Recently, a good friend sent me the following picture and I felt compelled to share it with you.
For those of you from outside the US and not familiar with the local context, please allow me to explain. In a popular piece of American folklore, many believe that if a Pennsylvania groundhog, lovingly named Punxutawney Phil, sees his shadow on February 2nd, then we will have six more weeks of winter.
Yes, apparently our adorable fluffy rodent is a mini-meterologist, so for one day a year we simply ignore doppler radar and abandon any other technology generally used to predict the weather, thank you very much. This year, Phil did in fact see his shadow and very accurately delivered the bad news that we were about to have six more weeks of the coldest winter the United States has experienced in decades.
Depending on the region of the world in which you live, you may have your own little animal prognosticator who foretold abnormally bad weather such as the polar vortex, Middle Eastern and European snow and flooding, Australia’s extreme heat, China’s and India’s exceptionally cold weather, or Brazil’s record breaking temperatures.
Well, we’ve all had enough of bad news. And as the wolf above so effectively expressed, if you are going to deliver bad news, you had better not be small and tasty.
So you may be asking yourself if this weather rant of mine has anything to do with IT, or if I’m just really annoyed at the weather. Well, it is actually both. Please recall the last time you as a CIO or IT executive had to deliver bad news to someone about an IT project, security breach, or some other technology mishap. In the aftermath, were you the groundhog, or the wolf?
A few weeks ago I had the honor of speaking to an audience of US Air Force IT leaders. No one knows better than a military leader the importance of not being a “soft target”. They build their weaponry and reputations in good times, so that fewer will take them on during bad times. And I believe that sometimes, IT is viewed as a soft target in bad times – easy to blame, easy to get away with chewing on us a bit, and little fear of the repercussions for taking a bite. We need to put an end to this.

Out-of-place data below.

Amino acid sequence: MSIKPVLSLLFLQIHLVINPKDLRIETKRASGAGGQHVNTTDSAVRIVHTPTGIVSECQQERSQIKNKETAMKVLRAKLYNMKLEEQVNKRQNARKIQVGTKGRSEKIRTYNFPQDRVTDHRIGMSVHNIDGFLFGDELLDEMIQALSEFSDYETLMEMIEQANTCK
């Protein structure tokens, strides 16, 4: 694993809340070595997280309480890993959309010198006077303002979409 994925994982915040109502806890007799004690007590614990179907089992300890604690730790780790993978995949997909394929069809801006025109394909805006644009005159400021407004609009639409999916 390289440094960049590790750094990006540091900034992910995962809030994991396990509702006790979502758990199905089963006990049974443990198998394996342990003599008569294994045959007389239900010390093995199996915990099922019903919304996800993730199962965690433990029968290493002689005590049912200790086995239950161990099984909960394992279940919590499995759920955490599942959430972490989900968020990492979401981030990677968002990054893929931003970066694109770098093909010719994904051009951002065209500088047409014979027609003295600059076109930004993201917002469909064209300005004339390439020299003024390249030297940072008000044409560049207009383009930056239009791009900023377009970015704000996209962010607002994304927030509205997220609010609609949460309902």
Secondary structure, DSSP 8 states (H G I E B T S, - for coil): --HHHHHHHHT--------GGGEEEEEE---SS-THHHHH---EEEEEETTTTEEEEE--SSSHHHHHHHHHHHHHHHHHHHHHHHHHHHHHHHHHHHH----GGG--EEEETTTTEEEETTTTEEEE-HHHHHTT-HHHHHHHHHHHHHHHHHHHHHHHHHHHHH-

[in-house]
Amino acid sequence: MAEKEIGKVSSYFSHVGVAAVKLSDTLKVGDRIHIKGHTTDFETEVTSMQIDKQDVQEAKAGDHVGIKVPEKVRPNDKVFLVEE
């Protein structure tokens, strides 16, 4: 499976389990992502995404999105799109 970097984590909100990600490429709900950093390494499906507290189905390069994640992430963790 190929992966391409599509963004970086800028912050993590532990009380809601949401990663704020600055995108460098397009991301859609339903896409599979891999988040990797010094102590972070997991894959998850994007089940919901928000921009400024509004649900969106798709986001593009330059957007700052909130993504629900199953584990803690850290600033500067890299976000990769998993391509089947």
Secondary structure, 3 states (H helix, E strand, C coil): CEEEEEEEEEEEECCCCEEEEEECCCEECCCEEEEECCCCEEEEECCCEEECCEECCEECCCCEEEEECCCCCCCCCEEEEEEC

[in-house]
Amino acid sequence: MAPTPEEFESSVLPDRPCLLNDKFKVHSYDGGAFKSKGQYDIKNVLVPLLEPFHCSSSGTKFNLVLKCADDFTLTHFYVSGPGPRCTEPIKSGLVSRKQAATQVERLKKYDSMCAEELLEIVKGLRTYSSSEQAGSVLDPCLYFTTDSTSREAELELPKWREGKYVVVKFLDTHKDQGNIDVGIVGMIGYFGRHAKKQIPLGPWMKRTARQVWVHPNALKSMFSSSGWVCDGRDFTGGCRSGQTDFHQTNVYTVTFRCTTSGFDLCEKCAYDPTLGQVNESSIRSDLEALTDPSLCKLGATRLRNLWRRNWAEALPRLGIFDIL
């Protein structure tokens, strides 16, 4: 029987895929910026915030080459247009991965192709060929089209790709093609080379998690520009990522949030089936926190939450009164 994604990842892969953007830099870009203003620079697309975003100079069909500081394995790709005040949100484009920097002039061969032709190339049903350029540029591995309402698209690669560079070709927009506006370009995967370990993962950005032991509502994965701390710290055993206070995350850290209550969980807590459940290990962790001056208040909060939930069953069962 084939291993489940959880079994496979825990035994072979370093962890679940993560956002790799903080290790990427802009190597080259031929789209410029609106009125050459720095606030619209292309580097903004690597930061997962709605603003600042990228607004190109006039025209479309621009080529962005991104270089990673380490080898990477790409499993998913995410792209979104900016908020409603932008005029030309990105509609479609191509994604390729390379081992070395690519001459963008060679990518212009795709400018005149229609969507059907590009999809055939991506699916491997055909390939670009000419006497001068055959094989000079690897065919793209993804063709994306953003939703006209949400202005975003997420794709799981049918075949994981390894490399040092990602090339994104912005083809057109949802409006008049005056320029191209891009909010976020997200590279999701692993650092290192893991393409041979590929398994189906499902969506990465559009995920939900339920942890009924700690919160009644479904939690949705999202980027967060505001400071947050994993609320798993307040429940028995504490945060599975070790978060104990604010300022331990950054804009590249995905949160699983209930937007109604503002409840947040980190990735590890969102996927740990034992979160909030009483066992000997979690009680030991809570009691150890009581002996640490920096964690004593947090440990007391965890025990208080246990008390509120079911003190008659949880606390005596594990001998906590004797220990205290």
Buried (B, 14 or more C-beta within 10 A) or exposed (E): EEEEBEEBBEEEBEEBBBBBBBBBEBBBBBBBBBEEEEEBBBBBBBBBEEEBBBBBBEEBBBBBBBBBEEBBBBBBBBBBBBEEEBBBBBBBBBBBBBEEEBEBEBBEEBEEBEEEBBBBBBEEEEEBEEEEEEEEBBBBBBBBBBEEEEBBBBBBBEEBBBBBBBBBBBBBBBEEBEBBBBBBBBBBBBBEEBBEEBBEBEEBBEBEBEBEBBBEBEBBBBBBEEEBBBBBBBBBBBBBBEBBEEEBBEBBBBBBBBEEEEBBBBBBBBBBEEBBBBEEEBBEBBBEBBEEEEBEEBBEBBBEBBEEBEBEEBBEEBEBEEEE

Many assert the belief that “the best defense is a good offense”. While I do largely agree with this, I find that many IT executives find the sentiment too aggressive for their taste. For them, I suggest an alternate thought which is, “the best defense is to not be a soft target.” When CIOs actively build their track records, reputations, and take accountability without inordinately taking blame, they shift from soft target to formidable ally, partner and leader.
One thing is certain; the bad weather will end. I like to think that the opportunities for CIOs to deliver good news greatly outweigh the bad news you sometimes have to deliver. If you are not feeling that way at the moment, please just make certain that no-one thinks you are a groundhog.
If you have any tips to share with other CIOs and IT executives on how to take accountability without taking blame, and how otherwise not to be a soft target, please feel free to share by commenting here! In the meantime, please stay warm or cool, depending on where you are!
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